NEW YORK, United States — By now, it’s no secret that flat, menswear-inspired footwear is having a major moment. “At all the runway shows I went to this season, so many of the girls were walking in men’s-inspired footwear and sneakers,” said Carol Song, head buyer at Opening Ceremony.
Even Chanel’s couture show, held in January at the Grand Palais, featured sneakers, causing the audience to collectively gasp. “Look at the Shoes!” cried the headline of Suzy Menkes’ review for The New York Times.
“The moment of the model in six-inch heels and platforms, teetering down the runway doesn’t feel modern anymore,” said Sasha Sarokin, buying director for Net-a-Porter. “It’s not only about the £700 designer shoe, but the sneaker she can wear in her everyday life. Lace-up brogues and loafers are also huge right now — we saw more flats then ever on the runway [this season],” she continued, saying that, amongst current season footwear, slip-on styles by Givenchy, Jimmy Choo, Saint Laurent, Common Projects and Lanvin were driving the most sales.
“The menswear trend [in footwear] first started with the smoking slipper a few seasons ago,” said Erin Cerrato, divisional vice president of accessories for Holt Renfrew. “That look evolved into a more masculine-looking flat, which inspired brogues with built up creeper soles by brands like Prada and Gucci.” As for sneakers, Holt Renfrew has gone so far as to launch “Holts Common,” a “shared shopping” experience for both men and women at one of the company’s Toronto stores, featuring a gender-neutral sneaker wall with over 100 styles.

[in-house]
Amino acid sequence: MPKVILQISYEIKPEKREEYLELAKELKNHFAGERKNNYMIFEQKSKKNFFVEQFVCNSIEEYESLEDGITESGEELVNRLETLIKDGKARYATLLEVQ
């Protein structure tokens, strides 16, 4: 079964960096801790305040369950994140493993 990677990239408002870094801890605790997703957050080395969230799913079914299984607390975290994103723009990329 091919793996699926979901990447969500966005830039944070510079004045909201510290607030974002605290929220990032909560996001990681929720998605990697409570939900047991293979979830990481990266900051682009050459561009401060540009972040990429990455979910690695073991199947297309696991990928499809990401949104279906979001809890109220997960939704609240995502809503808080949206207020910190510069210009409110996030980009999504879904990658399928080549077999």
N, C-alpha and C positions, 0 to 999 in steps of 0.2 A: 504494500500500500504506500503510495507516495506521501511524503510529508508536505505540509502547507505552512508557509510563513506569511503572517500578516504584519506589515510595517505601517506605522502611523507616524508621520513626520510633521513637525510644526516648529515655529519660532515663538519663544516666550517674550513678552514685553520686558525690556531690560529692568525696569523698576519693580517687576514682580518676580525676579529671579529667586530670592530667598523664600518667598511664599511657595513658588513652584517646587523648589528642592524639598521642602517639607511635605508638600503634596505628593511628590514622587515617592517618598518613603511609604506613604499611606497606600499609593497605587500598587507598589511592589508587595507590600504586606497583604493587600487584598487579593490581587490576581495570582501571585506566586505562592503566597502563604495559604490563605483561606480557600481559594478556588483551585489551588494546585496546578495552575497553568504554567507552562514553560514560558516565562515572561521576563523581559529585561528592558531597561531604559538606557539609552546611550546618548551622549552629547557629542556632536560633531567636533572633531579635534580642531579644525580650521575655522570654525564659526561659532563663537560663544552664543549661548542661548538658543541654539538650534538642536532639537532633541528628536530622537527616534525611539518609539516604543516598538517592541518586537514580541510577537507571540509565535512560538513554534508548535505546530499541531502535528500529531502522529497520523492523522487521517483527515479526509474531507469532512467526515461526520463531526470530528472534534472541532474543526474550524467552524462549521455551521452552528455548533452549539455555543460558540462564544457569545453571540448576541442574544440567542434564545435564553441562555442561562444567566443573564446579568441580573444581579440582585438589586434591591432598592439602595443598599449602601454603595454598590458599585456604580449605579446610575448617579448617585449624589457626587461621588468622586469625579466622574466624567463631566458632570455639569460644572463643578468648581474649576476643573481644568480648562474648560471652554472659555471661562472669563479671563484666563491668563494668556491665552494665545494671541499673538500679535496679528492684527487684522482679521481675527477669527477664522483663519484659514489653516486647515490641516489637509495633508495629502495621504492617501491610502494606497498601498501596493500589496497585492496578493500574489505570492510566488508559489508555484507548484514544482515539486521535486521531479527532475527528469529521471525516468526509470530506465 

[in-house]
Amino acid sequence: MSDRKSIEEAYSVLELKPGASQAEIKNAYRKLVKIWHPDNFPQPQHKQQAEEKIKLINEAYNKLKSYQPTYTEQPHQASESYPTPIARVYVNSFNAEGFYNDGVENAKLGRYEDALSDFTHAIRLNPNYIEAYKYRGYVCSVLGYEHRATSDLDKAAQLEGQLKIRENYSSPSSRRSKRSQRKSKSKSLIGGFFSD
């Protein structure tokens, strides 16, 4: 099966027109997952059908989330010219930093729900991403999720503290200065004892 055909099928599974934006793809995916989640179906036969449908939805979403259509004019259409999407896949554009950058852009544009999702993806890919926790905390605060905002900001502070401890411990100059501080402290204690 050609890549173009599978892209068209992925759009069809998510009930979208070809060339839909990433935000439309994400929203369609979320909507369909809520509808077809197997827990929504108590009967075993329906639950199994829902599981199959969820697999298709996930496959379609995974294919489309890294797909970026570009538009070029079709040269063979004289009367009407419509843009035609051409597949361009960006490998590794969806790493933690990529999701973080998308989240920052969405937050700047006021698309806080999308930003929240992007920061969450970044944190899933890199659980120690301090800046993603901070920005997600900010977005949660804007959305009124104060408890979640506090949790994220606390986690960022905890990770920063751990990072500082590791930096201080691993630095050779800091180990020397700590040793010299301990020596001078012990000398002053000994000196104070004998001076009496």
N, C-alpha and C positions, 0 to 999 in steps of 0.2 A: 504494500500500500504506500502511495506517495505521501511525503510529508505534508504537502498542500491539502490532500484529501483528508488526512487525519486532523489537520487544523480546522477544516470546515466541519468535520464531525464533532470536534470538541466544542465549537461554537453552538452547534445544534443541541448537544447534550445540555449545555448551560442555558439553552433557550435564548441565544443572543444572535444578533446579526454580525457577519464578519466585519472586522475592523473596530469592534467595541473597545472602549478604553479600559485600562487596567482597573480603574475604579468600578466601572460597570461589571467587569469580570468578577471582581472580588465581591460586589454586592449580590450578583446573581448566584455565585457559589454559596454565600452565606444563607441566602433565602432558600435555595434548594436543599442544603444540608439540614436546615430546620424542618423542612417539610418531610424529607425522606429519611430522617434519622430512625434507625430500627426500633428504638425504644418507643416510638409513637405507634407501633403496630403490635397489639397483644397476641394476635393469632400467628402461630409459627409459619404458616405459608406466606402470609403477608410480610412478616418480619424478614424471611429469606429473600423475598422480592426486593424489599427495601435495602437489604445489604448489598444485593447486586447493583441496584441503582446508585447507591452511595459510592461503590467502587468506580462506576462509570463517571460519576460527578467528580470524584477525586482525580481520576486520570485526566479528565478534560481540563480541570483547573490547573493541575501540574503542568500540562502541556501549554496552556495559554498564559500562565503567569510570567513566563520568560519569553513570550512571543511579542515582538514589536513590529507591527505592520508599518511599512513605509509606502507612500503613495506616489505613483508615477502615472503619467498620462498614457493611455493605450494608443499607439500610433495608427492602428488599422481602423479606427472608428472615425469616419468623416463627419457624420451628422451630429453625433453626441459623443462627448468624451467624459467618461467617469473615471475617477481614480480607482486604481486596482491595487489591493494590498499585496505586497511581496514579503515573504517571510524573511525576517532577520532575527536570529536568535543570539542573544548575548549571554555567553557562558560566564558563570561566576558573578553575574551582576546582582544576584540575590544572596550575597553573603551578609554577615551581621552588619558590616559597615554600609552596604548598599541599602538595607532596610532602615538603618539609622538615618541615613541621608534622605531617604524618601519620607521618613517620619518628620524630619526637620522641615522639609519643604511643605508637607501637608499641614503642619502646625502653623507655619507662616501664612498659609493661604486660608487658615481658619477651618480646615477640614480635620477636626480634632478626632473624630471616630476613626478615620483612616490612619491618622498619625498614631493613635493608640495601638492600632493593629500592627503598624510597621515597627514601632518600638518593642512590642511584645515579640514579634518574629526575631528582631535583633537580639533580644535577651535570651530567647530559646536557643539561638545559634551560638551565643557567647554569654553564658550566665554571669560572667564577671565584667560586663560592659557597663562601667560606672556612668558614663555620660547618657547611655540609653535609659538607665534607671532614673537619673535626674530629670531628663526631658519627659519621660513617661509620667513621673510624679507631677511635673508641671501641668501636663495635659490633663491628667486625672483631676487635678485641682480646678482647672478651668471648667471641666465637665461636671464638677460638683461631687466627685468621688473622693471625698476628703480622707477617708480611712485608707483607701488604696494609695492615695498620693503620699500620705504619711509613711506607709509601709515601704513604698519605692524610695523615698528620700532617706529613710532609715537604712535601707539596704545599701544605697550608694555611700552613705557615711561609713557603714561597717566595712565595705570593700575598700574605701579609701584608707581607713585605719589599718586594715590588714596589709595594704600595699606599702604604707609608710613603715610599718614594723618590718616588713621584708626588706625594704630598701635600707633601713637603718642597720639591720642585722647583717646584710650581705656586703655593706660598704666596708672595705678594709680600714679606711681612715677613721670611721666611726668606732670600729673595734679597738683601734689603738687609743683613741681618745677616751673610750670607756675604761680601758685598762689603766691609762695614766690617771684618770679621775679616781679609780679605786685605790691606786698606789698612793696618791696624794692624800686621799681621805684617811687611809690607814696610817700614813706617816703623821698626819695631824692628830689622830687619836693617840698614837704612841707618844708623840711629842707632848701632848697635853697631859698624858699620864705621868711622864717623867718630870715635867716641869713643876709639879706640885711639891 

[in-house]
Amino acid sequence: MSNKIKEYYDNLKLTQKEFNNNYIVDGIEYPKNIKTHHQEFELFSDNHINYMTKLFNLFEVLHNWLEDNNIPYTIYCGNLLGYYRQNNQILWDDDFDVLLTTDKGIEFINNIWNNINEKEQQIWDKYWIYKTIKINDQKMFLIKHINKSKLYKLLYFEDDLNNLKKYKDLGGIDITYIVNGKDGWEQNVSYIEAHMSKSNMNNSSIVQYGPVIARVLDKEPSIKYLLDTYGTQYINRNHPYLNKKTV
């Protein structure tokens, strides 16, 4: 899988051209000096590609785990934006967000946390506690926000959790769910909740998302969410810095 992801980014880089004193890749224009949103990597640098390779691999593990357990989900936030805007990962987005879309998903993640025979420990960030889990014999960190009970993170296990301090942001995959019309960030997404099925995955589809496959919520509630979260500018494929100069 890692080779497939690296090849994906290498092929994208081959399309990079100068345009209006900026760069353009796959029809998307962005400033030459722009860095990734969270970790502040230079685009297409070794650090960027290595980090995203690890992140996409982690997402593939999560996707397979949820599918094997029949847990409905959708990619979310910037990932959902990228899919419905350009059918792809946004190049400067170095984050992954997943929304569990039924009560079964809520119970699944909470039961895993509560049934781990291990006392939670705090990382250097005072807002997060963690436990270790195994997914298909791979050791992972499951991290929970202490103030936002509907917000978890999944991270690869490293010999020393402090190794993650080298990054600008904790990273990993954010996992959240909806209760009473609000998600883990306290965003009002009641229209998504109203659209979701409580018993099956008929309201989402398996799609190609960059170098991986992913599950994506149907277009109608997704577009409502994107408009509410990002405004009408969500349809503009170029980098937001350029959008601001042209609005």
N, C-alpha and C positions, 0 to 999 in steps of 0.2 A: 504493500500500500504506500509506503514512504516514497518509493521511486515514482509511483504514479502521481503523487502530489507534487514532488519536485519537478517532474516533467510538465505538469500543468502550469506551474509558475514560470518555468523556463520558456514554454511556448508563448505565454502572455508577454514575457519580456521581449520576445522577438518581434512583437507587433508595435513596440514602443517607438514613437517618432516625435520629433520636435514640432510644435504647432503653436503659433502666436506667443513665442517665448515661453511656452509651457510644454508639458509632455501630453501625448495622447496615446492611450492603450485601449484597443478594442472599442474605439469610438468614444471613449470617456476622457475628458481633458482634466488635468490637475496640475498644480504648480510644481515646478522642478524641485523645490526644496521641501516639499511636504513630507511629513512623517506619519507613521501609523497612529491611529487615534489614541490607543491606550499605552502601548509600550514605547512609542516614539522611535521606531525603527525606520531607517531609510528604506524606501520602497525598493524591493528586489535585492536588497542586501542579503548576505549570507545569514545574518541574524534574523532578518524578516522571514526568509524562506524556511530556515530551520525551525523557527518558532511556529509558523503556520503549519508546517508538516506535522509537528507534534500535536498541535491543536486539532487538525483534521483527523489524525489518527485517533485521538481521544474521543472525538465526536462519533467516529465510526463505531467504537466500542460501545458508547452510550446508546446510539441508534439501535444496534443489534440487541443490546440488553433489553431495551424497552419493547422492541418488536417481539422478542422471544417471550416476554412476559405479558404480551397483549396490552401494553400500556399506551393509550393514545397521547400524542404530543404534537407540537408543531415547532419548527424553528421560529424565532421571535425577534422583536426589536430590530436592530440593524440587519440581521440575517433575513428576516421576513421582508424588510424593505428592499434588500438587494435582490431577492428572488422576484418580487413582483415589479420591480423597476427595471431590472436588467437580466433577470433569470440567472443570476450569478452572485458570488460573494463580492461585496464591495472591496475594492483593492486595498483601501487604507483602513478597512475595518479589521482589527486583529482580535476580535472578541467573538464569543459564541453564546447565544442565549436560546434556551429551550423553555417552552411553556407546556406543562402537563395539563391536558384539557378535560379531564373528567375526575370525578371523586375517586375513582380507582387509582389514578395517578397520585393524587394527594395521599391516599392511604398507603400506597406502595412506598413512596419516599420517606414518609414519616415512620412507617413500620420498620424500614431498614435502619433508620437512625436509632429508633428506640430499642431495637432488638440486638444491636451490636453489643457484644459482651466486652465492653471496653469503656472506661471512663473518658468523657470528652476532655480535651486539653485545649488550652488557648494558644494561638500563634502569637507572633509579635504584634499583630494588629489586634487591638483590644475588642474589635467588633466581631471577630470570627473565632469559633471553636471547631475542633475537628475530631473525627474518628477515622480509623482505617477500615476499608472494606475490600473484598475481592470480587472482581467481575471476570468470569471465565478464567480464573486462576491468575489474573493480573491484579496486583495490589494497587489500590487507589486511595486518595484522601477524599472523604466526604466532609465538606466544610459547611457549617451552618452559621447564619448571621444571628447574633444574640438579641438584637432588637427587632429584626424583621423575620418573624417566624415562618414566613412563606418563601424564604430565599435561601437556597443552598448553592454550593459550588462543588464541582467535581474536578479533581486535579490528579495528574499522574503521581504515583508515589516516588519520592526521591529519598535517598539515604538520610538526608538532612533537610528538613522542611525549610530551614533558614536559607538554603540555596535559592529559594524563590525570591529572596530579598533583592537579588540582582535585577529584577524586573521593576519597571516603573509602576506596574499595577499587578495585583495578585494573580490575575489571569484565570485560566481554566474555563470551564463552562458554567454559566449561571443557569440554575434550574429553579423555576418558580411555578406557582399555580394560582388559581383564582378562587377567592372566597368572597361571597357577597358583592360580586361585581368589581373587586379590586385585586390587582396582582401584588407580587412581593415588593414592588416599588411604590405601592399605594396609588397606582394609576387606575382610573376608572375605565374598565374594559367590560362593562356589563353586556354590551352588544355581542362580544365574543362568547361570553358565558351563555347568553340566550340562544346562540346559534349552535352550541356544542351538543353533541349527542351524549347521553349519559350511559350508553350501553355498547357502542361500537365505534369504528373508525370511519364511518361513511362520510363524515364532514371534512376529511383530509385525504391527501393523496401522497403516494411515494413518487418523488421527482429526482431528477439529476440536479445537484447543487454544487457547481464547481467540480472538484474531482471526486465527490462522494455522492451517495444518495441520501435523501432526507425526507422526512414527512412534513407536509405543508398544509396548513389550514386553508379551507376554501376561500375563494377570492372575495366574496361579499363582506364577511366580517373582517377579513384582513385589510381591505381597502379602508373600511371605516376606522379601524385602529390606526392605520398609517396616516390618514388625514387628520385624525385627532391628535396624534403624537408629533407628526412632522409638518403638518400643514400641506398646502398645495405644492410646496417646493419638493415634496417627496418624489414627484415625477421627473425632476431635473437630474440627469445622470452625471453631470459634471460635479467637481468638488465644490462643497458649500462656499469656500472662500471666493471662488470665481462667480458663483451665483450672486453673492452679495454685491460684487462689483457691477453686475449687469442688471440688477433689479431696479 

But is the rise of athletic- and menswear-inspired footwear merely a trend, destined to come and go, or a deeper development that’s here to stay?
“I liken it to a leather legging, if you will, which has transcended trend. She’s replenishing like a pair of jeans. Sneakers are the same thing — a permanent part of her wardrobe,” said Neiman Marcus fashion director Ken Downing. “Our customer has a relaxed casual lifestyle and she’s very hungry for pieces with a comfort and cool factor.”
Interestingly, sneakers and other menswear-inspired flats have struck a chord, not just with younger consumers, but across generations. “Women of all ages are doing this,” said Sarokin.
So are heels being pushed to a less prominent place in women’s closets?
“Our customer still has a need to dress up,” said Downing. “I sell Manolo ‘BB’ pumps morning, noon and night. It’s still a very important look. There are many messages on the runway and many elements to [the consumer’s] lifestyle.”
Song said the growth of sneakers and menswear-inspired footwear was less about a rejection of heels and more about greater choice: “A variety of heel heights is not a trend anymore, but rather a permanent statement.”
“Whereas a woman may have felt she had to wear high heels to signal authority and confidence, now she can, but without having to don a pair of heels,” said Sarokin. “Five to ten years from now, I see her as still having that choice — to wear what she wants and not feel it’s too trite to wear heels or too casual to wear flats. She can own her position with out having to choose one or the other.”